‘Human’ is a virus infecting the earth, Covid-19 pandemic is a lesson nature has taught to the savage ‘humans’, these and many such statements have been made by many in the past year. Some of those who expressed themselves in this fashion have a good name in the field of environmental conservation. I have only one question for all of them - What exactly do you understand by ‘Human’? Is human a homogeneous species?
Between a tribal woman living in a shanty in the poorest country running her home using resources available within her walking distance and a business tycoon living in a grand villa in one of the wealthiest cities of the world spreads the nearly 8 billion human population of the earth. This is just the socio-economic diversity. Apart from this, there is also a socio-cultural diversity among human beings.
The spread of the virus was significantly higher among the people in low-income settlements of our cities. The extreme measure of imposing a harsh lockdown to curb the spread of the virus dealt a blow to the livelihoods of millions of migrant workers. On the contrary, secured income sources never dried up for those who could work from home. They even got plenty of time to shower virtual hearts, kisses and thumbs-ups on phony social media messages dripping with love for the environment. There were many who could have been knocked over by the pandemic but managed to survive by leveraging their own courage, ingenuity coupled with some luck. We saw many of those who could have stayed secure inside their houses, getting down to ground zero to help the distressed. But these were exceptions rather than the norm. Then who is this virus in human form and who is being punished? Cannot we see how ironical as well as insensitive it is that those secured inside their cocoons built by consuming more than their fair share of natural resources are scorning the hardships of the destitute as a fitting punishment?
On this background, an event that took place in the world of science in 2020 deserves a mention.
Geologists use a system of dating that describes the geologic history of the Earth. This system labels every transition period of the earth with a specific name. Since the last Ice Age ended about eleven and a half thousand years ago, the climate of the earth has mostly remained stable. This epoch is known as Holocene. Due to favourable and stable climate many human groups transitioned from hunter gatherer lifestyle to agrarian lifestyle, which in turn gave rise to various human civilizations. Interactions of these civilizations over hundreds of years has led to today’s multi-faceted and yet homogeneous global social-economic-political system.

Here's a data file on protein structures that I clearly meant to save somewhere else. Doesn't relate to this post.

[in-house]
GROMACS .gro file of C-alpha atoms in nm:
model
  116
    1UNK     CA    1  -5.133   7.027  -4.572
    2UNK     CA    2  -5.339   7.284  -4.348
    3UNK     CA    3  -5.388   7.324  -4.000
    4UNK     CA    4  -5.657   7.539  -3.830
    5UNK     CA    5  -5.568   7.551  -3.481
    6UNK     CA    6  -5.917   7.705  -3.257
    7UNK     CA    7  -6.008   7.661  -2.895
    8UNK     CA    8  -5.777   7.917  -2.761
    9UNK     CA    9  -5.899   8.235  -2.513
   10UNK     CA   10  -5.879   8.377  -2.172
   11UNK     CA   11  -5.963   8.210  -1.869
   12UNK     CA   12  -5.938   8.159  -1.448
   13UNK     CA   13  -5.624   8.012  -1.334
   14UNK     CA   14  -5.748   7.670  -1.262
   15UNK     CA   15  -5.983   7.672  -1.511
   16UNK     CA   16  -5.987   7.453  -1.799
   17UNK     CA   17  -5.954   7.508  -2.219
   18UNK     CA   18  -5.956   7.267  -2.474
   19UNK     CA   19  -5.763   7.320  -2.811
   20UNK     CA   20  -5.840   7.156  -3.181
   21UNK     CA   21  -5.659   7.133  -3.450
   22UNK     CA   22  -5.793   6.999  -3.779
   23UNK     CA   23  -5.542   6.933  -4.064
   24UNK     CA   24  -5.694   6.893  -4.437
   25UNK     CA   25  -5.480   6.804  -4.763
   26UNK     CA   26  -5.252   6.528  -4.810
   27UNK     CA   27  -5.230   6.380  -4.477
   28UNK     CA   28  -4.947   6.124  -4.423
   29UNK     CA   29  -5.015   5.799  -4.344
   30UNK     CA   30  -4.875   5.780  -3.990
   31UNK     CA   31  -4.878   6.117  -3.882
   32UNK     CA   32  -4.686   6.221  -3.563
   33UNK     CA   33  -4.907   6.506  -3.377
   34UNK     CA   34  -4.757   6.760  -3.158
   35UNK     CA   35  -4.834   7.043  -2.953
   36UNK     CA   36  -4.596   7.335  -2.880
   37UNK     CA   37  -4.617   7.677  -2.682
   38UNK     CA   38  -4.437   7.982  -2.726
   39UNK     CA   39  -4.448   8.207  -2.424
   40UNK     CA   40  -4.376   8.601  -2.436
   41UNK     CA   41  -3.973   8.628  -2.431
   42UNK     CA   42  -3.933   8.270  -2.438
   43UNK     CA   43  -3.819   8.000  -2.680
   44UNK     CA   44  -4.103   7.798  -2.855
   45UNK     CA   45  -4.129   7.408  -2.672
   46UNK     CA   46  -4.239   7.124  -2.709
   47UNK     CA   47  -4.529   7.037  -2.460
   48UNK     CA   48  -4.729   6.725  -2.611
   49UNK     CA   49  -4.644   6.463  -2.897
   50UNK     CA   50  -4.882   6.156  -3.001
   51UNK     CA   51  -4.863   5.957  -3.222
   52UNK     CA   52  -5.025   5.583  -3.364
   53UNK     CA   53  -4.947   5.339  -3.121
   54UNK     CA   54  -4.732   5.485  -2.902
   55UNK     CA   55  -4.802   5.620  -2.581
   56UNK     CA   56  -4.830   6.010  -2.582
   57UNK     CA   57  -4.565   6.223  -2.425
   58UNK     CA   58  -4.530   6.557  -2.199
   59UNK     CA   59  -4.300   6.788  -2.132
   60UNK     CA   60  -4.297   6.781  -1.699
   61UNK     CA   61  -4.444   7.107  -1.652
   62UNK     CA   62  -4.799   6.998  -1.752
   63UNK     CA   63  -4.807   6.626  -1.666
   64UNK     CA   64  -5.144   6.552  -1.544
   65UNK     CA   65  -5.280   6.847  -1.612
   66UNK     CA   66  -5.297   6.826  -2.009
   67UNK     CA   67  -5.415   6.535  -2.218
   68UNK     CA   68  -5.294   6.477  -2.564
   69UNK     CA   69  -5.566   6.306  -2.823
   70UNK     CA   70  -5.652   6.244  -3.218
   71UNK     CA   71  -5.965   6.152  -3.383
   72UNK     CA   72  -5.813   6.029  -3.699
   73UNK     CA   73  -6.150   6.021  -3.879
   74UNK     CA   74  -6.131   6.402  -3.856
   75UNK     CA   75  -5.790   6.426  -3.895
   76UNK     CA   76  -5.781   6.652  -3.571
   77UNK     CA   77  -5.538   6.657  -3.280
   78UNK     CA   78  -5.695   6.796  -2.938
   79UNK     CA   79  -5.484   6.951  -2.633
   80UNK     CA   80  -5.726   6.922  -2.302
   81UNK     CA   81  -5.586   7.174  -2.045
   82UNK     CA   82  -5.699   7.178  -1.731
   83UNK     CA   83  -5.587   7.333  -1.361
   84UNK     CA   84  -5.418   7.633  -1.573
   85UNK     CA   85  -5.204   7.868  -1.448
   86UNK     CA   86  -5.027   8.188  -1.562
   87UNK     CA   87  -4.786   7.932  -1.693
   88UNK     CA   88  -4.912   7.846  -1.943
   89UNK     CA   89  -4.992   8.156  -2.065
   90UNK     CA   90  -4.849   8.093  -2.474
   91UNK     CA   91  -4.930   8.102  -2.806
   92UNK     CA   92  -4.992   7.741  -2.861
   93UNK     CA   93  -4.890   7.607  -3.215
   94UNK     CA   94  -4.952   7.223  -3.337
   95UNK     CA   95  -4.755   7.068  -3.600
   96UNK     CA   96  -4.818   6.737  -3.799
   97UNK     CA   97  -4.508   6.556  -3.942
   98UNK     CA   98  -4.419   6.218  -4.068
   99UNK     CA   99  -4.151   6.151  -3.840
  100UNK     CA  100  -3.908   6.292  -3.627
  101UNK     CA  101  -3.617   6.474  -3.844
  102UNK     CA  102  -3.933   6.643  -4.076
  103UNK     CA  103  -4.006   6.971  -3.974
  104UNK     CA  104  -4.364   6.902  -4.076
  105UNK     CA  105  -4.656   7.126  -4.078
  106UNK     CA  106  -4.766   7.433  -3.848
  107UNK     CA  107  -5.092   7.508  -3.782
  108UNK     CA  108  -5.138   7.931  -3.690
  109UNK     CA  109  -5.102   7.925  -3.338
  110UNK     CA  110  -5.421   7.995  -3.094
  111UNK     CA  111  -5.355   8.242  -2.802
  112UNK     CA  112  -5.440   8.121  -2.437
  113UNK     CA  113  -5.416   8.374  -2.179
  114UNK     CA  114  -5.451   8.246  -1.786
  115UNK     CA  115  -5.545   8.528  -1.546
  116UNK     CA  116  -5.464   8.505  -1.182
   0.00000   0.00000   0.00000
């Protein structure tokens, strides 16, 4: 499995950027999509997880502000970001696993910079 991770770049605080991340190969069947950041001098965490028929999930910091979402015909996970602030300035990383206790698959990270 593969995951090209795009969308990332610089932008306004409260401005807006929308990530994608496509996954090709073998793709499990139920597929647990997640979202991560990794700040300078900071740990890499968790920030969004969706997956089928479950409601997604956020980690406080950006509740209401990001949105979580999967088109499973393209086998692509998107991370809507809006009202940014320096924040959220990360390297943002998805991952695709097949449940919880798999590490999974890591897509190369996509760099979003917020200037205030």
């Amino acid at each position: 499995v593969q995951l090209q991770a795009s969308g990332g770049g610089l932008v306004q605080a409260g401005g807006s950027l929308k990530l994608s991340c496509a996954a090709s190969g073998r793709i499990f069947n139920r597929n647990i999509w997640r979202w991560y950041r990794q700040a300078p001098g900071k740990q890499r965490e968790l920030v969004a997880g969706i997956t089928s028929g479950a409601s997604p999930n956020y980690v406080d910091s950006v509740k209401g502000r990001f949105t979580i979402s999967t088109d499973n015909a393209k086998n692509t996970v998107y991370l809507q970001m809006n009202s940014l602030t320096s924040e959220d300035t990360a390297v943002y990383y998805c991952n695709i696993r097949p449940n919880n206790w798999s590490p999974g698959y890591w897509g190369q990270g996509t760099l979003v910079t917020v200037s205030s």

However, in the last few decades, Earth’s atmosphere, that has so far been in an equilibrium favourable for us, is rapidly changing. This has led to a rise in the global mean temperature, and has in turn disrupted the weather cycle. Key reason for such a disruption is the frenetic pace of industrialization under a global economy driven by fossil fuels. Along with climate change, our agricultural, construction and mining activities are also altering the geological systems above and below the surface of the land. Consequently, natural balance in the living world is also getting disturbed leading to extinction of many species. Even our own species faces the same threat.
Towards end of the 20th century, it was proposed that Holocene epoch had ended and a time in which humans are directly impacting the environment - called Anthropocene - has started. To decide whether to accept this proposition or not, a committee of geologists was formed which has arrived at a conclusion which is likely to be announced in 2021.
This is not just a scientific curiosity. This thought has echoes in various other fields. While formally accepting the nomenclature for the present times as Anthropocene, it must not be forgotten that the diverse human groups on the earth do not have the same ecological impacts. Studies conducted from various perspectives have shown that the actions of past and present rich and upper middleclass people are more responsible for the blows delivered to the balance of nature. To maintain the environment in a condition to support human life, we now need a total reconstruction of all our economic, social and political paradigms. Will the environmental consciousness awakened among the urban upper middle class of India during the Covid-19 pandemic break free from tokenism and pursue this path?
Author: Priyadarshini Karve
English Translation: Meera Rotti